Now I am not prosopagnosic. I have other visual agnosias and I know what they are like. I CAN extrapolate. What was happening here wasn’t a case of second guessing what I saw, or of visual agnosia. It was a case of an adult example of rigid thinking and difficulties generalising. In my mind, I was not able to conceptualise the idea that the children had moved away from their original spot. Though I had seen them, my brain had not generalised and adapted to the new situation and location. As a result, I embarrassed myself quite thoroughly in front of the NT leaders that were around me, including one who is studying special education.

Another example, just in case you need one more, is a hypothetical one,
Let us say you wish to buy a game, perhaps Dragon Age. You know there is a plaza with a Walmart, an EB Games, a Gamestop and various clothing stores, a food pavillion, you get the idea. You, in your mind, conceptualise the space and context in which you would buy Dragon Age. You mentalise and plan your trip. Go to EB Games and purchase Dragon Age. When you get there, they are out of stock. Your whole day is shot! Your Plan is all messed up. What do you do next? Where do you go? How do you move your body to the next step in your plan when the first step cannot be completed? These are all things an Autistic struggles with. Furthermore, an Autistic person would not consider that they could go to Gamestop and check to see if they have Dragon Age, or that Walmart may even have it. For me, I would need someone to TELL me I could go to Gamestop to purchase my game.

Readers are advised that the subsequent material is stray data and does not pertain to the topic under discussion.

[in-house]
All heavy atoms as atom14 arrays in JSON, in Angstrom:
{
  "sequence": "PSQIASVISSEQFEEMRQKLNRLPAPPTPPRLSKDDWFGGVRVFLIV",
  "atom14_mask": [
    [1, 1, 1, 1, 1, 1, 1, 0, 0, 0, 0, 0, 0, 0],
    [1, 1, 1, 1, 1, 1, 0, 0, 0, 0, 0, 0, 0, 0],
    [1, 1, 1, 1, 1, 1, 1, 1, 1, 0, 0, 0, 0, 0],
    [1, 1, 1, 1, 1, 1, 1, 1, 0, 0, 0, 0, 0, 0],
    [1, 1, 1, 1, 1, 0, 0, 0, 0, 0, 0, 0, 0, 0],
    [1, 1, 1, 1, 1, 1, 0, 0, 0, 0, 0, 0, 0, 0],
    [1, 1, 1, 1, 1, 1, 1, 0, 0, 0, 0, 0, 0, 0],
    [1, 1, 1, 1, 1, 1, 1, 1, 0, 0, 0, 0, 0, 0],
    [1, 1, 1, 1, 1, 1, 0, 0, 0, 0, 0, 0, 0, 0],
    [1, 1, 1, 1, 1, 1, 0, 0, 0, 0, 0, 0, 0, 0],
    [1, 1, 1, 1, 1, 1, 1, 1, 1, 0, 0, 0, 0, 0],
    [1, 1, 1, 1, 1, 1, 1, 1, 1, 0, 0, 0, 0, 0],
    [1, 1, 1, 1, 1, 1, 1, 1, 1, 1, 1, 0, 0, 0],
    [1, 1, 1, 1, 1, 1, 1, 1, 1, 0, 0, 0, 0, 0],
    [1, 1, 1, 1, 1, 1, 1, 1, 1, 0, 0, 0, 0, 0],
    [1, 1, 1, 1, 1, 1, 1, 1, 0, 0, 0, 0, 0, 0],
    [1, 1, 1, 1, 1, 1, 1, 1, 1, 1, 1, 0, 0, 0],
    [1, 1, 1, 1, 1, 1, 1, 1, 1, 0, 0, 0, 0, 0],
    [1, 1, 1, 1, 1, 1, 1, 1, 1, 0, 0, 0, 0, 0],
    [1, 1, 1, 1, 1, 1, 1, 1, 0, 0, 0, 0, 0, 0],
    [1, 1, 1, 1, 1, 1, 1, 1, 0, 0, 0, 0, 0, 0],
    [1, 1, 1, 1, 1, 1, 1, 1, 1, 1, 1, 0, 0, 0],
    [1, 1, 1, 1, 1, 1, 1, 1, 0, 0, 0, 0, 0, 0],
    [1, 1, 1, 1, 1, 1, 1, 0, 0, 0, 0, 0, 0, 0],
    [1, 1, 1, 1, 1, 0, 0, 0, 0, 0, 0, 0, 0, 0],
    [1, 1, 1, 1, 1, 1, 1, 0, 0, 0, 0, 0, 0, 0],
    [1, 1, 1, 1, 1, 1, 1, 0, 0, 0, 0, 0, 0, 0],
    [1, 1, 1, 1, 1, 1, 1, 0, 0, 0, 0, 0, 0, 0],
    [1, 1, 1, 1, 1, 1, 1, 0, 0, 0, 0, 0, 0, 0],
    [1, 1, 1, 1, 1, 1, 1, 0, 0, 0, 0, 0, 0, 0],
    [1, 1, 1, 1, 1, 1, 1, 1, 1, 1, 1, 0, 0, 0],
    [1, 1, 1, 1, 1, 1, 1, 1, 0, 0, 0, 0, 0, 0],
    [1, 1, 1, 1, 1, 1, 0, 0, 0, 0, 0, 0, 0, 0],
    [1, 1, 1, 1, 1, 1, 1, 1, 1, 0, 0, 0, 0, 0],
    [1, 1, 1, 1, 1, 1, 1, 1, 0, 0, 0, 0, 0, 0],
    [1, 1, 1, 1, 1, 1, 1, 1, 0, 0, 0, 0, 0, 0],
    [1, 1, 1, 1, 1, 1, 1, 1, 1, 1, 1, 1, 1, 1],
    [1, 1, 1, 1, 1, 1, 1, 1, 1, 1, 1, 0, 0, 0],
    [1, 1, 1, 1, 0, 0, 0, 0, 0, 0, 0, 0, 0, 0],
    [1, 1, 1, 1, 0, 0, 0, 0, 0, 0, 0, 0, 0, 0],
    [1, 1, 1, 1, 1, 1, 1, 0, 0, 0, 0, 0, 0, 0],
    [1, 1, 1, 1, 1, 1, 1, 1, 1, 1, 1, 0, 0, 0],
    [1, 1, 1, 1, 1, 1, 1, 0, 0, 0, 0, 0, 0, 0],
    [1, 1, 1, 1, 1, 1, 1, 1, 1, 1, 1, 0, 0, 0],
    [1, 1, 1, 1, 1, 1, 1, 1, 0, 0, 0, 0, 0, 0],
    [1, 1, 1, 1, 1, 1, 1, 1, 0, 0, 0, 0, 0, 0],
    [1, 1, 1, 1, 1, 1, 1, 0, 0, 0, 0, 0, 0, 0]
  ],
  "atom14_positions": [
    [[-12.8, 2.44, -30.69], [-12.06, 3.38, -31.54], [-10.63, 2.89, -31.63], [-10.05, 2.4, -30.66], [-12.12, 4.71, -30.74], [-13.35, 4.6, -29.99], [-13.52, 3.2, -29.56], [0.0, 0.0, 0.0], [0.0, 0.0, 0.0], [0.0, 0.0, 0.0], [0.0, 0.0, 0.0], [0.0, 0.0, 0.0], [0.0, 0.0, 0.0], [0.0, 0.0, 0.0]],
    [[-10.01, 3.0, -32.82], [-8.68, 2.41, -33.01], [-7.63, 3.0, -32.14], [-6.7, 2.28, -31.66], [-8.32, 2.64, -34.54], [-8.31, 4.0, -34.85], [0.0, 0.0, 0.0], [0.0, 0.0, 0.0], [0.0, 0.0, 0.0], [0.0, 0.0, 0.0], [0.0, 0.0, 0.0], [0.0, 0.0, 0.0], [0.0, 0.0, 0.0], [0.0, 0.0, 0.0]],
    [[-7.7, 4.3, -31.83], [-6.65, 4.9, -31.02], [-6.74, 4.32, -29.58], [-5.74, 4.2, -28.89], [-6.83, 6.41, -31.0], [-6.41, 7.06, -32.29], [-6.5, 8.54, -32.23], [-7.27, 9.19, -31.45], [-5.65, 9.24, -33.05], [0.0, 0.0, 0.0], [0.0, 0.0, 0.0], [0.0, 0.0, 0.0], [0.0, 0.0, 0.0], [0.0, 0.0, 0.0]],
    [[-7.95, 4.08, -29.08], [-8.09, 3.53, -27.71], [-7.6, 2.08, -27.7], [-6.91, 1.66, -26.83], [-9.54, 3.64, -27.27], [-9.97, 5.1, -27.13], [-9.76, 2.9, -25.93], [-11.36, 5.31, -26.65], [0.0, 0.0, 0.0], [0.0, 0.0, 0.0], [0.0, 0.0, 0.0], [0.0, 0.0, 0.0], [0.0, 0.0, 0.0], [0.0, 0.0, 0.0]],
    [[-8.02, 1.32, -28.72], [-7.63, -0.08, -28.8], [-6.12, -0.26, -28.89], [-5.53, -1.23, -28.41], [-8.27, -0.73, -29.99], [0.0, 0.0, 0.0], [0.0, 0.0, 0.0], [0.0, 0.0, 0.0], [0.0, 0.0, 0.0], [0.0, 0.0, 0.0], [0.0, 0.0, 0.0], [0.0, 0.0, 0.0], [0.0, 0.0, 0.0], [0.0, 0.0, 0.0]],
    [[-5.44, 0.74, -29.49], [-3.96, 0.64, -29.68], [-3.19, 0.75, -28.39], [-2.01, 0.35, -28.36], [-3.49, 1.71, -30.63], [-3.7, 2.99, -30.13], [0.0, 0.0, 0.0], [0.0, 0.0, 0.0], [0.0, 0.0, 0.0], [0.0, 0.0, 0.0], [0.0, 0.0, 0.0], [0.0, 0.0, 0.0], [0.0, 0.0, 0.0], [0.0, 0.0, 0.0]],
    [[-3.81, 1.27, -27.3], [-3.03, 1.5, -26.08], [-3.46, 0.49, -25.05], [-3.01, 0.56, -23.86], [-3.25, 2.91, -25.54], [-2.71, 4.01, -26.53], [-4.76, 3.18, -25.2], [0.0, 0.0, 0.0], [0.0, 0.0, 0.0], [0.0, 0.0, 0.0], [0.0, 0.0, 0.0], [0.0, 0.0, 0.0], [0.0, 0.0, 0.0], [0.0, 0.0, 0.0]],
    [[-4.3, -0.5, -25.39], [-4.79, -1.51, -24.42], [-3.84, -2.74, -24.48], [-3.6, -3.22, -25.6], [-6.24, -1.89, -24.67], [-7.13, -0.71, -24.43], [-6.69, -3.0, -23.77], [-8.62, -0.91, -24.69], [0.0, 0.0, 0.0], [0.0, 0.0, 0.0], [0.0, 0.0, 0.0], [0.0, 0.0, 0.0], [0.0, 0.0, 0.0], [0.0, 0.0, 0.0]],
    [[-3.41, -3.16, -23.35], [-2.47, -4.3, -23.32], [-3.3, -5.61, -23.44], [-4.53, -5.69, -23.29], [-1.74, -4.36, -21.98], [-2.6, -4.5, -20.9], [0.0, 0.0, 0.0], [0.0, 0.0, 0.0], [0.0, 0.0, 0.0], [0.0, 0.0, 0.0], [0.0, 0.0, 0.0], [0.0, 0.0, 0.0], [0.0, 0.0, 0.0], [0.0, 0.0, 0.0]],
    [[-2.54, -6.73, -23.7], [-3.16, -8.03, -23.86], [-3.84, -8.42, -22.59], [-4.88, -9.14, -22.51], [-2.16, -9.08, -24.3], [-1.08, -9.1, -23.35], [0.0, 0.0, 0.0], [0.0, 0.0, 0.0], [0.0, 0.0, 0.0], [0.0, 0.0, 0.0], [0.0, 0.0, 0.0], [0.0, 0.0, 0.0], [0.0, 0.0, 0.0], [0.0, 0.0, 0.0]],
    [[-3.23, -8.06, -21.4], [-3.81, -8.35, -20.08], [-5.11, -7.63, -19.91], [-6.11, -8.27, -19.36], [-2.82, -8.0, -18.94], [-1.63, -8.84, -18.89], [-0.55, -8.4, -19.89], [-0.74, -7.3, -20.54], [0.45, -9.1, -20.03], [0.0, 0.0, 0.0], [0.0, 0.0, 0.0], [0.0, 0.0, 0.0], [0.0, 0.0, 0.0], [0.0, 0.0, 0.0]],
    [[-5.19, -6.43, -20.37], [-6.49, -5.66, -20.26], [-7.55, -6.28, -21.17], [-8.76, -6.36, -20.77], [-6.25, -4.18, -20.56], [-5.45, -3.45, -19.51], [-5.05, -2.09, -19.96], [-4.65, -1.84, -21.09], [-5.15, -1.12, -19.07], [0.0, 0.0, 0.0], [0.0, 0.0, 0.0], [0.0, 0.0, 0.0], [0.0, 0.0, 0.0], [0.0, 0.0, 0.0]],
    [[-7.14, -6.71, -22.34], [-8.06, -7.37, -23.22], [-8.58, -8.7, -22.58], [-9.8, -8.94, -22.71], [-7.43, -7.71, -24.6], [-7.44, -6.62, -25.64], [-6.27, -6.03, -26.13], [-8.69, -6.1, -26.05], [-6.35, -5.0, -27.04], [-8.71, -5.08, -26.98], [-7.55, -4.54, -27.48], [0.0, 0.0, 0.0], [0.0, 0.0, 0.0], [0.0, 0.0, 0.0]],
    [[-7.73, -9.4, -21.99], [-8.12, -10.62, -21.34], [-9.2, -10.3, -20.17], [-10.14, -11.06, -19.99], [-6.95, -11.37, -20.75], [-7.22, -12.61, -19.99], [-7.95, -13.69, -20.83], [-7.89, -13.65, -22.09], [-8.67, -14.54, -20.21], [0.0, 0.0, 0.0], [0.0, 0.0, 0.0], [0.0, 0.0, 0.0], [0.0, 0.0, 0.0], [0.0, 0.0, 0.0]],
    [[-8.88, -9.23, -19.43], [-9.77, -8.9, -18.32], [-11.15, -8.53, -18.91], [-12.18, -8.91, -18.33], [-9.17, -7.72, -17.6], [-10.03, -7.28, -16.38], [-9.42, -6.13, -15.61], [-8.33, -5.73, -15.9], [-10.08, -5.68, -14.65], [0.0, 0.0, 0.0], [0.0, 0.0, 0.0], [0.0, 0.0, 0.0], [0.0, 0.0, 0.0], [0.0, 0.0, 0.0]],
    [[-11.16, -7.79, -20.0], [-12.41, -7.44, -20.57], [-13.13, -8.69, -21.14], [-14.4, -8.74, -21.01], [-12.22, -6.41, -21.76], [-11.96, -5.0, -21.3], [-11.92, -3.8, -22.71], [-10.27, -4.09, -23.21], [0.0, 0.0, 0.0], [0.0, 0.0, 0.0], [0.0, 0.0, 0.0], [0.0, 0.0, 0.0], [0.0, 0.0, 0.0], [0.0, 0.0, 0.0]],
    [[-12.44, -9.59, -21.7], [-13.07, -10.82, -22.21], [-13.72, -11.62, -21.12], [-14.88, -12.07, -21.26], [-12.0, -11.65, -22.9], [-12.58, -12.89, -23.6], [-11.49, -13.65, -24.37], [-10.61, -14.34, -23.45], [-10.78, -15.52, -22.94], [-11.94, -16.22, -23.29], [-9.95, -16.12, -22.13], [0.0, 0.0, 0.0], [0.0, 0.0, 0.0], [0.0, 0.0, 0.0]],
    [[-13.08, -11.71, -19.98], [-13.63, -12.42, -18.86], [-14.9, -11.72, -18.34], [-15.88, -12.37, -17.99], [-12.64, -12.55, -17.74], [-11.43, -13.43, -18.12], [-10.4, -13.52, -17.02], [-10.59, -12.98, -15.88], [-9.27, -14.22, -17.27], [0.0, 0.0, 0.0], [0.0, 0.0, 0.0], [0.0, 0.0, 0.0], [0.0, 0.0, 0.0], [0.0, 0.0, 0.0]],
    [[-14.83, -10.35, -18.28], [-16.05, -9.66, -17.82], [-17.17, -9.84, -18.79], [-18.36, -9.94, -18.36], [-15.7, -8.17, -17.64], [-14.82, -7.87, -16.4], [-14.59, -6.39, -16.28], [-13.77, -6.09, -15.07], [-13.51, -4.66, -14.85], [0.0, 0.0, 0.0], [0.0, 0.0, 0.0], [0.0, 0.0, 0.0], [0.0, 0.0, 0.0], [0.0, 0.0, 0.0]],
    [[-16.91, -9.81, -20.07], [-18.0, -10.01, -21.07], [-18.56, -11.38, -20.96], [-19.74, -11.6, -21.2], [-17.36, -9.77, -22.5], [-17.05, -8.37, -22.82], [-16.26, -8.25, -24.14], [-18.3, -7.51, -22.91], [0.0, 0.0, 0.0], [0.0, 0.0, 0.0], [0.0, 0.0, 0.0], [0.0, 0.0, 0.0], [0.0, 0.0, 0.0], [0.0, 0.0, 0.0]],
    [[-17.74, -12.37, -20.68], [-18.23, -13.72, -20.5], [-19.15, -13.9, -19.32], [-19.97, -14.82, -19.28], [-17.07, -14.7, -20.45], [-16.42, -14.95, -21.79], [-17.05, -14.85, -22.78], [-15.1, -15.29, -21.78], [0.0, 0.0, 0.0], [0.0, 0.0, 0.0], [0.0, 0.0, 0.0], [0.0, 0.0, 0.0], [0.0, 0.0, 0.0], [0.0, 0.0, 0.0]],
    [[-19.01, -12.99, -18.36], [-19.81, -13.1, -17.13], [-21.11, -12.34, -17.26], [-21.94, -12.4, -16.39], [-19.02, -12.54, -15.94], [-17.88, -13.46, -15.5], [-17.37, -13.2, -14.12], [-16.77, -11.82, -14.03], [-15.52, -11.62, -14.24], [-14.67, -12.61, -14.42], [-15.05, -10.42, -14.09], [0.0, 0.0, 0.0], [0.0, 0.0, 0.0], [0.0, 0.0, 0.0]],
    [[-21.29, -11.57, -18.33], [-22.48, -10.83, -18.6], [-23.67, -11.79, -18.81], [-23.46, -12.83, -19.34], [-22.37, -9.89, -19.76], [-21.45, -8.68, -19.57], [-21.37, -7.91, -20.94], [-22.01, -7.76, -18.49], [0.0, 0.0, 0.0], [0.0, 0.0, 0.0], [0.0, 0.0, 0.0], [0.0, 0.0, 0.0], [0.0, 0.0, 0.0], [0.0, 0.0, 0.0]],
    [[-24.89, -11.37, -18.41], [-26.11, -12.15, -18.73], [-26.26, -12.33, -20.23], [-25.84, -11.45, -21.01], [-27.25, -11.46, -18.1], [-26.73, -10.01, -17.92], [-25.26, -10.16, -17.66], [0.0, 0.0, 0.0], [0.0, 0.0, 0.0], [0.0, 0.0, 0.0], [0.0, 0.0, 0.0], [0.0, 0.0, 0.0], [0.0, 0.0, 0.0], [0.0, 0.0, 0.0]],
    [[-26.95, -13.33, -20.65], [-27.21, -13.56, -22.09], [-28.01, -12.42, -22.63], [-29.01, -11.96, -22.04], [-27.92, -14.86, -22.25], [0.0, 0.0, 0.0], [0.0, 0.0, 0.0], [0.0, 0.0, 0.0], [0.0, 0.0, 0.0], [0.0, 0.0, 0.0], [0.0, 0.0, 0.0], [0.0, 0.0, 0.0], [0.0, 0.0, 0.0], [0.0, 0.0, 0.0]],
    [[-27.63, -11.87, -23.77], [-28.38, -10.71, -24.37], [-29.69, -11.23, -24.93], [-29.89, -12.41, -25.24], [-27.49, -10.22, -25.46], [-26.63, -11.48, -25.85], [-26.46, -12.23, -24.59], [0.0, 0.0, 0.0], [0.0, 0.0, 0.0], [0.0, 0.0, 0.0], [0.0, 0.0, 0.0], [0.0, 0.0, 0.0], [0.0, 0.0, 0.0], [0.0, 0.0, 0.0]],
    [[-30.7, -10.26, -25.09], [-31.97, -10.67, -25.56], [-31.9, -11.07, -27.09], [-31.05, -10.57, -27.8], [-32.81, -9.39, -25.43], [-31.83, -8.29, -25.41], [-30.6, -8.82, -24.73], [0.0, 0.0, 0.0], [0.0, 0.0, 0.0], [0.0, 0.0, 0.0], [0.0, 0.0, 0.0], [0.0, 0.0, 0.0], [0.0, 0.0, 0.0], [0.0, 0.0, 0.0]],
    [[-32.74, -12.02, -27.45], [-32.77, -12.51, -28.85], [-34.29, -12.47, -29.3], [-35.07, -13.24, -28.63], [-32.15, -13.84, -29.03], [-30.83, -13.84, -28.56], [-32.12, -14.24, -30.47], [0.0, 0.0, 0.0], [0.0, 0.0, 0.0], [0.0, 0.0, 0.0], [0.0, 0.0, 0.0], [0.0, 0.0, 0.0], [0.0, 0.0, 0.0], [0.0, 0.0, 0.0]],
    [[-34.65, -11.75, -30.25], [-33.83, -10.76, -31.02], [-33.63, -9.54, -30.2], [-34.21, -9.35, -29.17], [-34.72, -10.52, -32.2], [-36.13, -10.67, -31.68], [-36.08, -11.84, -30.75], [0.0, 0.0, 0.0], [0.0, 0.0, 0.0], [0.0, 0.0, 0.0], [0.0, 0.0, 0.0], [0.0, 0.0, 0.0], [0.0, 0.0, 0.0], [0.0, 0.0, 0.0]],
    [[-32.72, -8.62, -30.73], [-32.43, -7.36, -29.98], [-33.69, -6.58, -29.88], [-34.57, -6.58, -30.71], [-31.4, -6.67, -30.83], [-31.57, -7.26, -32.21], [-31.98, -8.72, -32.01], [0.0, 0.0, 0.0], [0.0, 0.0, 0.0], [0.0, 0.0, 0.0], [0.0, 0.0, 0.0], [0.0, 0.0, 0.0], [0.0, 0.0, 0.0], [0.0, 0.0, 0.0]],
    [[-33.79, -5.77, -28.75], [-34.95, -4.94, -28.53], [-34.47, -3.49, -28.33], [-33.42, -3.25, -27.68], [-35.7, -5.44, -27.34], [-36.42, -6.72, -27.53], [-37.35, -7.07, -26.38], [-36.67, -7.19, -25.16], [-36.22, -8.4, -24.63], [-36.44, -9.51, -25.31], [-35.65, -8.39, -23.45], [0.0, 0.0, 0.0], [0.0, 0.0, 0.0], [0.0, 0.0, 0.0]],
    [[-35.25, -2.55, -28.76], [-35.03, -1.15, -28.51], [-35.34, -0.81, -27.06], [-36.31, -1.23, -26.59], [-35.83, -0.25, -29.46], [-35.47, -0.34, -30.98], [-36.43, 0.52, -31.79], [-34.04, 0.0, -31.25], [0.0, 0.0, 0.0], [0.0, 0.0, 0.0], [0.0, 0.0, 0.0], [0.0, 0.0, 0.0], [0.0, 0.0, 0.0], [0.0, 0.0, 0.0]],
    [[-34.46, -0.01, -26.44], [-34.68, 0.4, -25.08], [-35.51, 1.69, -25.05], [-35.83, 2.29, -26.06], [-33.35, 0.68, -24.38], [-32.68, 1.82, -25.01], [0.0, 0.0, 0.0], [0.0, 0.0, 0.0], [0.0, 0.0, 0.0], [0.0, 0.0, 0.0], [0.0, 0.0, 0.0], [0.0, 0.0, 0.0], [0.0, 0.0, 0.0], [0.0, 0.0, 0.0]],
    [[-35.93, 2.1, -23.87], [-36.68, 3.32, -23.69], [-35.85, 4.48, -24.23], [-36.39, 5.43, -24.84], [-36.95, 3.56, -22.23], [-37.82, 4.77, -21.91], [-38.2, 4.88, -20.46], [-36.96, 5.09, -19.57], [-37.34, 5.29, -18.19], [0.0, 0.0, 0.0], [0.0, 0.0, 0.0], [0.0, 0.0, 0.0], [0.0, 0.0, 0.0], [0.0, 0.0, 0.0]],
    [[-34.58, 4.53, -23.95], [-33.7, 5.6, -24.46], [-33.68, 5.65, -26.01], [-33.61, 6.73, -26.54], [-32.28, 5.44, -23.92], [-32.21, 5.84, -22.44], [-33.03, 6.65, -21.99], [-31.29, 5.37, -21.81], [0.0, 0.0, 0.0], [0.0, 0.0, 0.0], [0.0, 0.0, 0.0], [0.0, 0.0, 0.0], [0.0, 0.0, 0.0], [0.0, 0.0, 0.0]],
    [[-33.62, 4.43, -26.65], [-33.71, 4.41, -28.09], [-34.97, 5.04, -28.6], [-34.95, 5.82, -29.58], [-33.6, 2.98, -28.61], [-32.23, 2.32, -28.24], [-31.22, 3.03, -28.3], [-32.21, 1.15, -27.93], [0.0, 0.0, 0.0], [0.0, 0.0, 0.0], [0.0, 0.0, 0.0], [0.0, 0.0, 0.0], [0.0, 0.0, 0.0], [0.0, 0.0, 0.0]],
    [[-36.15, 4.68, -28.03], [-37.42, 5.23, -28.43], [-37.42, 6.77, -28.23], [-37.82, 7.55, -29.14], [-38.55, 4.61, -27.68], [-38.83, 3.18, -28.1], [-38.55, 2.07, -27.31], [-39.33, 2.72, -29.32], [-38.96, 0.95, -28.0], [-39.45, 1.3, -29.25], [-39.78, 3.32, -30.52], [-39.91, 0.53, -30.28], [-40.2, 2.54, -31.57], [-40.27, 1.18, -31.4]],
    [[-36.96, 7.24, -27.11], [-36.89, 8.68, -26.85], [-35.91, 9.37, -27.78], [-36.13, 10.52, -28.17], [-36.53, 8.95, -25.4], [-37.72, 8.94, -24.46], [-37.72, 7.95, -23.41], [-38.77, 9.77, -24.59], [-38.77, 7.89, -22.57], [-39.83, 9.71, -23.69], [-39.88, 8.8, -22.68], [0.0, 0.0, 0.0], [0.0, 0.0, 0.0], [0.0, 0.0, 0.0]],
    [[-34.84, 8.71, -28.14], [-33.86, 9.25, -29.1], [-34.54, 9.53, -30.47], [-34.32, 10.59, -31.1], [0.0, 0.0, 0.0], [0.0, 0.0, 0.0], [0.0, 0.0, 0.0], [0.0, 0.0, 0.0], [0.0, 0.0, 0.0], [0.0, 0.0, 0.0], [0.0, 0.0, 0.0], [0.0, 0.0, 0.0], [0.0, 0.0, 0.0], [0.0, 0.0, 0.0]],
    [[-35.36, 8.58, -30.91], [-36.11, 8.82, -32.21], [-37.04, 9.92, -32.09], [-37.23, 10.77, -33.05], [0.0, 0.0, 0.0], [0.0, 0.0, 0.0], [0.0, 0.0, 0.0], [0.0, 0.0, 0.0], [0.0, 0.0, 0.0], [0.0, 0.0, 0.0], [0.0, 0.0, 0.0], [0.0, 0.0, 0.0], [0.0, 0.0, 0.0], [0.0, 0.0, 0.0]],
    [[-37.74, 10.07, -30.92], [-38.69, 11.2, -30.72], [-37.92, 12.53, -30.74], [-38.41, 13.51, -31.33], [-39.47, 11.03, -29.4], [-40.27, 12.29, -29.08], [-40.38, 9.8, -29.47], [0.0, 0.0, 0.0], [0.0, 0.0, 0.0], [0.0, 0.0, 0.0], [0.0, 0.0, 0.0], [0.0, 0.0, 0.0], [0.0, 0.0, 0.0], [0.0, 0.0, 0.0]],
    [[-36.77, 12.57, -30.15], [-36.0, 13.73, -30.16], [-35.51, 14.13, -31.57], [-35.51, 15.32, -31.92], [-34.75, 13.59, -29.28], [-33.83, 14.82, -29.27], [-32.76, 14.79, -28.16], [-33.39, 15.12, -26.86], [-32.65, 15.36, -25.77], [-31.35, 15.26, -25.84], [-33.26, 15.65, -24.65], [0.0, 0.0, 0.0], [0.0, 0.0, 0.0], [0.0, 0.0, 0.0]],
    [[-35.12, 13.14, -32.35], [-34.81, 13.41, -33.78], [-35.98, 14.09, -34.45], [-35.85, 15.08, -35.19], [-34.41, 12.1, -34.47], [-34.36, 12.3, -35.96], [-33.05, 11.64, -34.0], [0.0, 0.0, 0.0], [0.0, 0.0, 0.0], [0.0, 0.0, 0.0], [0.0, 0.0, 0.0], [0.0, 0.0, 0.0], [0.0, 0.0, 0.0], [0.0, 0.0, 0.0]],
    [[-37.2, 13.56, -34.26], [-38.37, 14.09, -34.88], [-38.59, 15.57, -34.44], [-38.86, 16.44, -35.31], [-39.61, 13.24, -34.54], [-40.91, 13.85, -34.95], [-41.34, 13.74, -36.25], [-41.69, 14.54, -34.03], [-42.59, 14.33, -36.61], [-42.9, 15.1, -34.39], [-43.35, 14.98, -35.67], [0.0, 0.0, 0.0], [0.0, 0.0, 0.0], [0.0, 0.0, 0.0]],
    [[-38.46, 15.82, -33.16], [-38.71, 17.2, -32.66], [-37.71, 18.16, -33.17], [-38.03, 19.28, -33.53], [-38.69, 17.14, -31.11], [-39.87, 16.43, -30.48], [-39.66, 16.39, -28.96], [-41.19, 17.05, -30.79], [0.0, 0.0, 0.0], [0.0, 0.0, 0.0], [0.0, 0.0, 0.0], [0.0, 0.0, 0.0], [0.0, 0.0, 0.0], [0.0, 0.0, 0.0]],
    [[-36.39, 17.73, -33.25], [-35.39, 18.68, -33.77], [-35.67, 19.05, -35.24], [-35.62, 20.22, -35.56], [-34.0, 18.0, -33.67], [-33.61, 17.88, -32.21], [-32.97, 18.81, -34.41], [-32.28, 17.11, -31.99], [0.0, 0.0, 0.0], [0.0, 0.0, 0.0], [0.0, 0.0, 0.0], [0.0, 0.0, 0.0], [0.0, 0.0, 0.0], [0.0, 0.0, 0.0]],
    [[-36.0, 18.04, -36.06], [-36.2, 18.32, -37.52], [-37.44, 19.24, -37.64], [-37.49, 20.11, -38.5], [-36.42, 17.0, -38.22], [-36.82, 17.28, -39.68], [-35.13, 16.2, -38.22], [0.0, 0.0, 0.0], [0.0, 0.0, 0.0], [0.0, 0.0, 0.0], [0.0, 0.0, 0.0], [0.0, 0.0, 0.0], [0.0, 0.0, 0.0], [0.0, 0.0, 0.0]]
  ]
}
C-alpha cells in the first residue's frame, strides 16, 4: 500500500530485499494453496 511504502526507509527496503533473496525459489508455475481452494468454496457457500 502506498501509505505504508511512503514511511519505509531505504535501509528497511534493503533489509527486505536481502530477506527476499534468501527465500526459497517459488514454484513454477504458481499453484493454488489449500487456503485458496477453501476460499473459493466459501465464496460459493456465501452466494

This thinking is somewhat two dimensional(as much as we hear ‘black and white thinking’, two dimensional thinking is also an issue). Our conceptual brainspace is often just that. Two dimensional and discrete and concrete….rigid even. This inability to shift set can manifest as autistic inertia and can cause overload, panic, shutdown and meltdown. This is a cognitive short-out. The stuff meltdowns are notoriously made of.


These are more sophisticated and complex examples of a similar theme. Something people who are looking at ADULT Autistics need to take into consideration. We need to adapt our thinking to alternate examples. There are other, more basic examples to such as always taking the same route to work, even if it is more inefficient and not extrapolating that there are alternative ways of moving and doing things(changing a tire, doing their hair, getting dressed, brushing their teeth, making a meal, the list is endless). There is a sense of security in doing the predictable because of this inability to shift set. We do not have to embarrass ourselves if we have it down to muscle memory. No one needs to look stupid or have a meltdown in public. And yes, adult Autistics DO have meltdowns, and yes, even in public.

It is an issue of executive functioning and processing and brain space organisation. It may take me months or even years to shift set and realise there is an alternative and more efficient way of doing things. Likewise, it would take someone to remind me, prompt me or tell me that what I am seeing in my brain space is not a reliable interpretation of the world outside me. That I need to reorganise my conceptual space.

Be gentle. Think about these things and if you see an adult thinking or saying bizarre things, we’re not being stupid, we’re being Autistic. Give us that alternative context to conceptualise and prompt us to move. It does wonders, I can assure you.